The trade demands for Robertson and Colome were also “stupid,” as both reportedly were demanding Robles. I don’t think Robles’ ceiling is as high as some do, but as a top-20 prospect asset, he’s worth more than a mid-level closer, particularly than a mid-level closer with a big contract (Robertson).

    Often the best deals are the ones not made.

    Karl, the injury concerns for the ‘pen are certainly valid. To add to your laundry list, Glover is also a TJ guy. Undoubtedly part of the reason the Nats took flyers on guys like Cordero and Romero was to improve their bullpen reserve. Gott, Martin, and Grace are about it as far as the AAA returnees. Nick Lee struggled last year, Bryan Harper blew out, and Brinley floundered at AA and went back to Potomac. Guys like Mapes and Simms have continued to get guys out, though, and there’s nothing that says they can’t develop into Stammen-like middle men.

    On a positive note, thus far in the spring, nearly all the “long men” competitors except Cole have done well. Worley, Guthrie, Voth, and Turner have had good outings. Cole, though, has been hit hard twice. Whatever value he might have had left is draining pretty quickly.


    4 Mar 17 at 8:33 am

  12. KW–yeah, I’m still not totally thrilled with the bullpen depth, and wish we had more younger guys moving up the system who plausibly look like they could be decent relievers. Mapes and Simms are underdog types you certainly root for, however much of a long shot they may be.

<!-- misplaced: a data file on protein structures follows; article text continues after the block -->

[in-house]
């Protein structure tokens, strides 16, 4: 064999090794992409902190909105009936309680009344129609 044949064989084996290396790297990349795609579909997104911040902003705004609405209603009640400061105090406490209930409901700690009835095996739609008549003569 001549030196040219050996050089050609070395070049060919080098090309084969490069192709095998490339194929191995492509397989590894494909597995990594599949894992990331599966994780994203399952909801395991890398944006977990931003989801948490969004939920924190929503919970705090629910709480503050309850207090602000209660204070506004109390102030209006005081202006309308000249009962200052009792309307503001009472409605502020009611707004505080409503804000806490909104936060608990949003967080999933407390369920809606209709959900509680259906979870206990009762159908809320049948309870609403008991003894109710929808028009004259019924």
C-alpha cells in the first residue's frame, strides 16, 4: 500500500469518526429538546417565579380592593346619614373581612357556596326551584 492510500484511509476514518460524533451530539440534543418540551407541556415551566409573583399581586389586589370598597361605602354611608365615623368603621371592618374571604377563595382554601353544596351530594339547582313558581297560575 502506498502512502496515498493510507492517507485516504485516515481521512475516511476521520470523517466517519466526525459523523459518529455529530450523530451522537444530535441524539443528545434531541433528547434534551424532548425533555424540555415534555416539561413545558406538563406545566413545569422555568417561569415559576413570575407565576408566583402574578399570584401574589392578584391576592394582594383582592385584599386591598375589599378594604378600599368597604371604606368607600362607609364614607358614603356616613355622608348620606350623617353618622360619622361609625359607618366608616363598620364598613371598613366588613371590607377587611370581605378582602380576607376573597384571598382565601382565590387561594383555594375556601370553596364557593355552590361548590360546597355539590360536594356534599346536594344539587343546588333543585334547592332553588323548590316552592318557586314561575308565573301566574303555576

I felt Cole should have converted to relief pitching last year, since he seemed get hit much harder after the first time through the lineup. So far this spring, he doesn’t even look like he deserves a 40-man roster spot. With Voth pitching well and Cole on his last option year it is well past time to see what the laatter can do pitching strictly out of the pen.

    Karl Kolchak

    4 Mar 17 at 12:36 pm

  13. I had really hoped to be able to spend Sunday afternoon watching the Nats, who have a home game today. Well, there’s an ST game on MASN, but it ain’t the Nats.

    This is the 12th year they’ve been held hostage. MASN must die.


    5 Mar 17 at 2:20 pm

  14. It’s premature to gauge who wins the competition, because of three variables:

    1) Adjustment – This is the first spring that Maddux has with Glover, Romero, Worley, Guthrie, Nathan, Blanton, and Cordero. They are still learning who we have, and how they adjust to the coaching Maddux is giving them. That is a good thing. But we will see some(one) reflecting that adjustment in a way that creates separation and resolves the roster.

    2) Health – Kelley, Solis, Glover, Gott, Martin, Cordero all with health concerns from late last year. Who did what over the winter and emerged in what shape?

    3) Performance – We are a few games in and with a lot of lower level talent with which to pad stats.

    So this is fun but if it were so predictable, there would be a shorter spring and less games with which to create risk among the expensive arms.


    6 Mar 17 at 12:15 pm